R-CMD-check License: GPL v3 Codecov test coverage Project Status: Active – The project has reached a stable, usable state and is being actively developed. Status at rOpenSci Software Peer Review DOI CRAN status


predictNMB is a tool to evaluate (hypothetical) clinical prediction models based on their estimated Net Monetary Benefit (NMB). It may be used by prediction model developers who intend to find out how performant their model needs to be clinically useful or by those in health services deciding whether or not to implement an existing model.

{predictNMB} has two main functions:


You can install the stable version from CRAN with:


You can install the development version from GitHub with:

# install.packages("remotes")

# or, equivalently:
install.packages("predictNMB", repos = "")

Estimating model performance

We must first define a hypothetical NMB associated with each square of a confusion matrix (2$$2 table). To do this, we create an R function which, when run, returns a named vector representing the four NMB values that we need. Since we are using Quality-adjusted life years lost (qalys_lost) due to the event and a willingness to pay (wtp) value of $28,000, this will function will also store some other details so that we can create a cost-effectiveness plot later.

get_nmb_sampler() is a predictNMB function that makes creating the function easier! If you create these functions without get_nmb_sampler(), you can’t make the cost-effectiveness plot but can still evaluate in terms of NMB.

Here, we make NMBsampler functions for cutpoint selection and evaluation separately. These incorporate uncertainty by passing in functions that sample values from their underlying distributions. The healthcare event leads to about 1 QALY lost, the cost of the treatment is about $800 and the treatment reduces the rate of the event by about 18%.


fx_nmb_training <- get_nmb_sampler(
  wtp = 28033,
  qalys_lost = function() rnorm(n = 1, 1, 0.05), # about 1
  high_risk_group_treatment_effect = function() rbeta(n = 1, 200, 900), # about 0.11
  high_risk_group_treatment_cost = function() rgamma(n = 1, 2400, 3),   # about $800
  use_expected_values = TRUE

fx_nmb_evaluation <- get_nmb_sampler(
  wtp = 28033,
  qalys_lost = function() rnorm(n = 1, 1, 0.05),
  high_risk_group_treatment_effect = function() rbeta(n = 1, 200, 900),
  high_risk_group_treatment_cost = function() rgamma(n = 1, 2400, 3)

We can then pass this to the simulation function. Required arguments:

cl <- makeCluster(detectCores())
sim_screen_obj <- screen_simulation_inputs(
  n_sims = 500, n_valid = 10000, sim_auc = seq(0.7, 0.95, 0.05), event_rate = 0.05,
  fx_nmb_training = fx_nmb_training, fx_nmb_evaluation = fx_nmb_evaluation,
  cutpoint_methods = c("all", "none", "youden"), cl = cl

These simulations can be interpreted as a range of hypothetical situations under different levels of model performance within our specific healthcare setting. We can visualise how this change may affect preferences between the model-guided strategy versus a treat-all or treat-none strategy — in other words, using the model to determine who should get treatment, rather than everyone or no one.

autoplot() can be used on the object returned from this function to quickly inspect these trends:


Here, we are visualising many simulations under different inputs. If we just want to inspect a single set of inputs, say when the model AUC is 0.9, we can run that simulation alone using do_nmb_sim(), or access it from our existing screen.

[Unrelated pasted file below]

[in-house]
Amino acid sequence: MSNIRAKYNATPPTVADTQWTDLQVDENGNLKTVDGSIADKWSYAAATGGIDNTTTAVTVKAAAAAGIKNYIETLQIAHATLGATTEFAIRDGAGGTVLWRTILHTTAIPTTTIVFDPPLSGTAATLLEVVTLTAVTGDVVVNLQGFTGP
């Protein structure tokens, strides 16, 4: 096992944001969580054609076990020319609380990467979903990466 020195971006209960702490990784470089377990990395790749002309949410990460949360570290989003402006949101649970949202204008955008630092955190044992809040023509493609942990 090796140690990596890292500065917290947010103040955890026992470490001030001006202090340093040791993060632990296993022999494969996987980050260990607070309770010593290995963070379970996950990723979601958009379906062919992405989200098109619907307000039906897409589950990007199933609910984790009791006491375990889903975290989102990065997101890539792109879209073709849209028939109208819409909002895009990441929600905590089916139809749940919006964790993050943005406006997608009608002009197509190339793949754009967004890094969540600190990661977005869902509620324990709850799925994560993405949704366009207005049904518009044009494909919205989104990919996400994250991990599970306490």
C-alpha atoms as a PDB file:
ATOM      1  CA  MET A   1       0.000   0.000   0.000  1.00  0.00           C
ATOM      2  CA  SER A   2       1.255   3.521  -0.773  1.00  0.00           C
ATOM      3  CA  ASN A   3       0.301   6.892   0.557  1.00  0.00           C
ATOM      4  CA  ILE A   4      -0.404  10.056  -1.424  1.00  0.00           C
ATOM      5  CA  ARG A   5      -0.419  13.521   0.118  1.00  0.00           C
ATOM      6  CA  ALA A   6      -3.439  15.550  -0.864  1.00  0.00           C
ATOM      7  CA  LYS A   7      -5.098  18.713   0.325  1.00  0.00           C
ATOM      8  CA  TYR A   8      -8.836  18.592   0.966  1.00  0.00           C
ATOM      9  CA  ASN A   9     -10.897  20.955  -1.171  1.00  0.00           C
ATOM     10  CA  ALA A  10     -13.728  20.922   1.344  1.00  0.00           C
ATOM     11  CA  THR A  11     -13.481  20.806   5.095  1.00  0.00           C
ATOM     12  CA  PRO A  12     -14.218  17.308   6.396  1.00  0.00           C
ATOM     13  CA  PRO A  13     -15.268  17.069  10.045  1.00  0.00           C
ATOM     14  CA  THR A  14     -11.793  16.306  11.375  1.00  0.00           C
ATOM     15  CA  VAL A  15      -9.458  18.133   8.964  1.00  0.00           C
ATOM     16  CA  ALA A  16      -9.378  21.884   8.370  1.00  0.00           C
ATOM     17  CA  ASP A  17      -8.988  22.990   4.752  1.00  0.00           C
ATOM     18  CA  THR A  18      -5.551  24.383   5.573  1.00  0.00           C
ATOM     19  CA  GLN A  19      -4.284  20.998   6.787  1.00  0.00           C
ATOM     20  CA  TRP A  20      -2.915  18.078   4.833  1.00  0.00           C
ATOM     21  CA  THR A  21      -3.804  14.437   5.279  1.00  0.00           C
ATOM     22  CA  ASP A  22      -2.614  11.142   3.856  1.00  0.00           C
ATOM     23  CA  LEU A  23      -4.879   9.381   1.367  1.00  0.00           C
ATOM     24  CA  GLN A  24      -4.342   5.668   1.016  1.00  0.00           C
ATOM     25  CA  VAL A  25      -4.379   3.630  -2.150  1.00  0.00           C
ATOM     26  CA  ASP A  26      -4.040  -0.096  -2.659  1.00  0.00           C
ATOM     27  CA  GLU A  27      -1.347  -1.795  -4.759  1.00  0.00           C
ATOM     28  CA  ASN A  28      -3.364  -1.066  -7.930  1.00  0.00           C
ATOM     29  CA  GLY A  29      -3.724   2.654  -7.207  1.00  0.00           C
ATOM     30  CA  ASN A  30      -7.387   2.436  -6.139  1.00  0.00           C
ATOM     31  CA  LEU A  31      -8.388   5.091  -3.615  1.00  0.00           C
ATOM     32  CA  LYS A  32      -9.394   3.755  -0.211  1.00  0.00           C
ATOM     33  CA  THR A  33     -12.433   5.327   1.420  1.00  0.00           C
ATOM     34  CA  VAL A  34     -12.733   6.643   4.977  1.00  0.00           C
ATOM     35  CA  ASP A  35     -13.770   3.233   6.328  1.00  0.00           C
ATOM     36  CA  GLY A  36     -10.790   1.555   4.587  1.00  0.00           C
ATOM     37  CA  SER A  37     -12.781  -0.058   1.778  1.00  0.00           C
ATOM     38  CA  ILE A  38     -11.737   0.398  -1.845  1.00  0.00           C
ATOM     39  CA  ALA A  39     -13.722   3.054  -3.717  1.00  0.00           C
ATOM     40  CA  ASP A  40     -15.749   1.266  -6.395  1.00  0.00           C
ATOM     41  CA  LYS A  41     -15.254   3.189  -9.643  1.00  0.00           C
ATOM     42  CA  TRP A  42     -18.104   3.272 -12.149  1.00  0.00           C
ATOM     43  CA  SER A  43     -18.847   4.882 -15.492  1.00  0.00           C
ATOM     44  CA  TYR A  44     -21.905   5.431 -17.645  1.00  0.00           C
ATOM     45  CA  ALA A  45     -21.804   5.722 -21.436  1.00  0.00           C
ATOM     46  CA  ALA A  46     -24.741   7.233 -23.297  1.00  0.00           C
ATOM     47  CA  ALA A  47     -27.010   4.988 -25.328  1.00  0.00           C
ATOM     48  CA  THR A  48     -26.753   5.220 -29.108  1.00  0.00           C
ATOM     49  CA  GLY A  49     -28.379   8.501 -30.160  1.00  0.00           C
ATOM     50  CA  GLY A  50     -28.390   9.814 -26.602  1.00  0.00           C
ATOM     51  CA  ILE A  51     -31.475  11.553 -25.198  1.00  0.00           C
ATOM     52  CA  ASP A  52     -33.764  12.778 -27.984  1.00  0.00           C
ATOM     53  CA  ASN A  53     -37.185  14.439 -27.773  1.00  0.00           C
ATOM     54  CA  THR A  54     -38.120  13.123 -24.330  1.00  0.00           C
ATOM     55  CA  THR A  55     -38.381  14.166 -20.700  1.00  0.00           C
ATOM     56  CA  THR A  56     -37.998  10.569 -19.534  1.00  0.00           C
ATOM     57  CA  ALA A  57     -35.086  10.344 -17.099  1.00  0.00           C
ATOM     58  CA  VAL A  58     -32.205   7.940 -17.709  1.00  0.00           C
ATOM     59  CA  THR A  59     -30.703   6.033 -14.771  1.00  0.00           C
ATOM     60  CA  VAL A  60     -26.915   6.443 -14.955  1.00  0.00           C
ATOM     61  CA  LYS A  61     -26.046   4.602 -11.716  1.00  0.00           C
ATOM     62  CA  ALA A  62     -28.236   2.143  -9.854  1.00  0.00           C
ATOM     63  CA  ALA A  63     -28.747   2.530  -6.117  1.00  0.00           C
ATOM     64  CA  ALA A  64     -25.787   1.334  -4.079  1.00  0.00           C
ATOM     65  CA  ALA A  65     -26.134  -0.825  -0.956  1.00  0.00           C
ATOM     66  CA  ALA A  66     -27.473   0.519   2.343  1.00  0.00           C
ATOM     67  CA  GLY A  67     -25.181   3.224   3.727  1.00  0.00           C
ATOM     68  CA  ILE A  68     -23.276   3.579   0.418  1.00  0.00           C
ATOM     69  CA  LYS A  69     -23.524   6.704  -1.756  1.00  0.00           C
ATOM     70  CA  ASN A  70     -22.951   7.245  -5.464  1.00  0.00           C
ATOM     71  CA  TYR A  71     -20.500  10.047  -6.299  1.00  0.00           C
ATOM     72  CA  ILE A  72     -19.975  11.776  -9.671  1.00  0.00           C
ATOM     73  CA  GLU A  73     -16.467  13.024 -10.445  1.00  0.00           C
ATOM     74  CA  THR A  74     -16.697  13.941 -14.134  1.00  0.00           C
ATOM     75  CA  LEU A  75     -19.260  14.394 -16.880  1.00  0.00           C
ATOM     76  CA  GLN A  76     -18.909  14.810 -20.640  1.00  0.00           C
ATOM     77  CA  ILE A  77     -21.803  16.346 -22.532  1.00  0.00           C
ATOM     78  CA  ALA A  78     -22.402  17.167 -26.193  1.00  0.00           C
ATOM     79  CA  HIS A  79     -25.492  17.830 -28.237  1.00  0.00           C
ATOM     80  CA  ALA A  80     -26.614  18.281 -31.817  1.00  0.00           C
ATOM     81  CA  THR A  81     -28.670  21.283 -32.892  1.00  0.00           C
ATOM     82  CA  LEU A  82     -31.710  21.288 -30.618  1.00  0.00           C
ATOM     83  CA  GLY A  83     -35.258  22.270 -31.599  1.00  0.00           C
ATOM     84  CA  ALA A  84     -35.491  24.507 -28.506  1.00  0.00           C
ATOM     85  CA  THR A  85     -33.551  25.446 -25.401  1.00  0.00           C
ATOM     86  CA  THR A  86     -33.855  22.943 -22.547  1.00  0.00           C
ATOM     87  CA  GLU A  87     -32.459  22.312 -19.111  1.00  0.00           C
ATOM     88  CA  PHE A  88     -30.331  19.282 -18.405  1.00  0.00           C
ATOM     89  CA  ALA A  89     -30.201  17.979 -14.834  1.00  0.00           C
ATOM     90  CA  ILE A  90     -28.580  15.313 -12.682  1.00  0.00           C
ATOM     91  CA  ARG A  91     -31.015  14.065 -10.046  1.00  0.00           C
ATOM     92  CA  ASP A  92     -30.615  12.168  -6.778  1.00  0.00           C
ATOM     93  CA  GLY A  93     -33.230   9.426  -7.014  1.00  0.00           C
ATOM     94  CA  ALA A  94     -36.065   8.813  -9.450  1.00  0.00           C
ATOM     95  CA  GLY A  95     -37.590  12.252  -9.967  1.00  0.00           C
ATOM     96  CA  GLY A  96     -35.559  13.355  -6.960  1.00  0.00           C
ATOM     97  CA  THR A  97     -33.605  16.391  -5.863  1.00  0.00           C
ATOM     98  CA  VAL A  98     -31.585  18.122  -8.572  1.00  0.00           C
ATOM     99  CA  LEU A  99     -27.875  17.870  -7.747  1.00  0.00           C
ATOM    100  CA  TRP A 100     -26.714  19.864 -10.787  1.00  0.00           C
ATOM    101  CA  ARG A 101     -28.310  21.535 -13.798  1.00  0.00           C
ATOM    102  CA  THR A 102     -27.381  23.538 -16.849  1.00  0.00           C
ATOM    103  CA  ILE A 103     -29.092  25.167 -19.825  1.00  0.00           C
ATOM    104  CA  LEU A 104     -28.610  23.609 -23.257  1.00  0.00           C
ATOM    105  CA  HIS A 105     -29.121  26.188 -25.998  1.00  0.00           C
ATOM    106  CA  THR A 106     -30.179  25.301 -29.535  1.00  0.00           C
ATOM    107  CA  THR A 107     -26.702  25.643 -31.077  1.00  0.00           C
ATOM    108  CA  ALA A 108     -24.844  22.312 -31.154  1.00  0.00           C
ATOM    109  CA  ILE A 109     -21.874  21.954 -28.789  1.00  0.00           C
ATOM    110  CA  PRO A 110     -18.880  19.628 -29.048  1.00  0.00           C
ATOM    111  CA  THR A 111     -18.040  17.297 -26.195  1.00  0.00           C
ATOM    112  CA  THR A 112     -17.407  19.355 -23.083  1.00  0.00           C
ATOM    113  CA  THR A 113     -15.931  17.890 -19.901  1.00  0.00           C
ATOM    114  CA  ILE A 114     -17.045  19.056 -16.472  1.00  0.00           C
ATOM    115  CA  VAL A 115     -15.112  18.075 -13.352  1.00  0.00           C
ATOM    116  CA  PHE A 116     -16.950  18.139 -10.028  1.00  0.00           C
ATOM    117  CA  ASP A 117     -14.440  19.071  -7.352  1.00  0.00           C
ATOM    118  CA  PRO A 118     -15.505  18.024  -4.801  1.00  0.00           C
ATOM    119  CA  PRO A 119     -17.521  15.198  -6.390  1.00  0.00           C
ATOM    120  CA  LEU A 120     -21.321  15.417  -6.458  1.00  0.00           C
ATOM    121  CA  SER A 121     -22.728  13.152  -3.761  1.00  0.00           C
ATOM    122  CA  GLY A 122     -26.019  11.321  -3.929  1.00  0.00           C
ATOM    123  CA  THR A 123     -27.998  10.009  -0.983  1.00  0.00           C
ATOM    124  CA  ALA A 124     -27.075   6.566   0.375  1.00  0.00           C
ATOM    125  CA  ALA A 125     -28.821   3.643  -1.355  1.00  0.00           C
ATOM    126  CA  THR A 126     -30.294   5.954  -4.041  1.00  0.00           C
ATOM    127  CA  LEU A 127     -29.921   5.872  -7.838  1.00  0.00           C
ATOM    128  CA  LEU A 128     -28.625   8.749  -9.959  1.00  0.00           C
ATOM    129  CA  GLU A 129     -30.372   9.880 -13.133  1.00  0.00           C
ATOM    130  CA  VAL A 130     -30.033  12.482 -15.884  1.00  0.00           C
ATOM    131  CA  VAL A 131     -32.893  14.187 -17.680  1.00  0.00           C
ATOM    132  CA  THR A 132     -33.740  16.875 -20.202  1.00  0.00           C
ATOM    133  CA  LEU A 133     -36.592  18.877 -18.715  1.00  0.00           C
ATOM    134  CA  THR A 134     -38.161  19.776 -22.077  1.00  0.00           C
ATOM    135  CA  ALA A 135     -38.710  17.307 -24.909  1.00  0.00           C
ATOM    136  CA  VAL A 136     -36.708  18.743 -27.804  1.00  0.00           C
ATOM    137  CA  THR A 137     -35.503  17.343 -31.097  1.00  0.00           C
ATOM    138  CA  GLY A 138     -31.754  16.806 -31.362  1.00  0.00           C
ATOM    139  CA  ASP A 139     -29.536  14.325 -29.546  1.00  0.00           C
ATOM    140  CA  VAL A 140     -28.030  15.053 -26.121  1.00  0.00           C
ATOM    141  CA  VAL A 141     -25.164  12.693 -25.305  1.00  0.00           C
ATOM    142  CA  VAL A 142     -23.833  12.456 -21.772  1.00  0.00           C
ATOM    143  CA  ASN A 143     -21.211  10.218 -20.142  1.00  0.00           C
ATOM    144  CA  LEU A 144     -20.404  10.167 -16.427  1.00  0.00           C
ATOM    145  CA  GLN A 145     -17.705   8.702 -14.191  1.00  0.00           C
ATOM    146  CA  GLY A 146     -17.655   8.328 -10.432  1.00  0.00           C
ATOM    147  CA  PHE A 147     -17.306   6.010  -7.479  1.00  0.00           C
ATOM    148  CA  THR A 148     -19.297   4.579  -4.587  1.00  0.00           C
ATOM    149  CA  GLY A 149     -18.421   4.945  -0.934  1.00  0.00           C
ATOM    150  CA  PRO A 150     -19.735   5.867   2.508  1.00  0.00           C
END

single_sim_obj <- do_nmb_sim(
  n_sims = 1000, n_valid = 10000, sim_auc = 0.9, event_rate = 0.1,
  fx_nmb_training = fx_nmb, fx_nmb_evaluation = fx_nmb,
  cutpoint_methods = c("all", "none", "youden"), cl = cl
single_sim_obj <- sim_screen_obj$simulations[[5]]

When plotting a single set of simulation inputs, we see the distributions of the NMB across all simulations under each strategy. Note that we have added some tasteful themes using theme_sim() that help reduce clutter on these types of plots.

autoplot(single_sim_obj) + theme_sim()

For this scenario, when the model has an AUC of 0.9, we can see that the NMB is best when using the model-guided decisions. However, decision-makers may want to visualise these on a cost-effectiveness plot which shows the health benefit versus the costs. We can do this using the ce_plot() function, specifying the treat-none option as the reference strategy.

ce_plot(single_sim_obj, ref_col = "none")

From this plot, we can see that both the treat-all and model-guided decision lead to more QALYs than treating nobody (because more patients are receiving an effective treatment) but that the treat-all strategy is not cost-effective according to our cost-effectiveness plane (based on a willingness to pay of $28,033). Based on this, we would conclude that the hypothetical model-guided decision support system would be likely to be cost-effective should we be able to develop a model with this level of discrimination for this specific healthcare problem/context.


#> To cite predictNMB in publications use:
#>   Parsons et al., (2023). predictNMB: An R package to estimate if or
#>   when a clinical prediction model is worthwhile. Journal of Open
#>   Source Software, 8(84), 5328,
#> A BibTeX entry for LaTeX users is
#>   @Article{,
#>     title = {predictNMB: An R package to estimate if or when a clinical prediction model is worthwhile},
#>     author = {Rex Parsons and Robin D Blythe and Adrian G Barnett and Susanna M Cramb and Steven M McPhail},
#>     journal = {Journal of Open Source Software},
#>     publisher = {The Open Journal},
#>     year = {2023},
#>     volume = {8},
#>     number = {84},
#>     pages = {5328},
#>     url = {},
#>     doi = {10.21105/joss.05328},
#>   }

Further reading

The predictNMB website and its vignettes:


Please note that this package is released with a Contributor Code of Conduct. By contributing to this project, you agree to abide by its terms.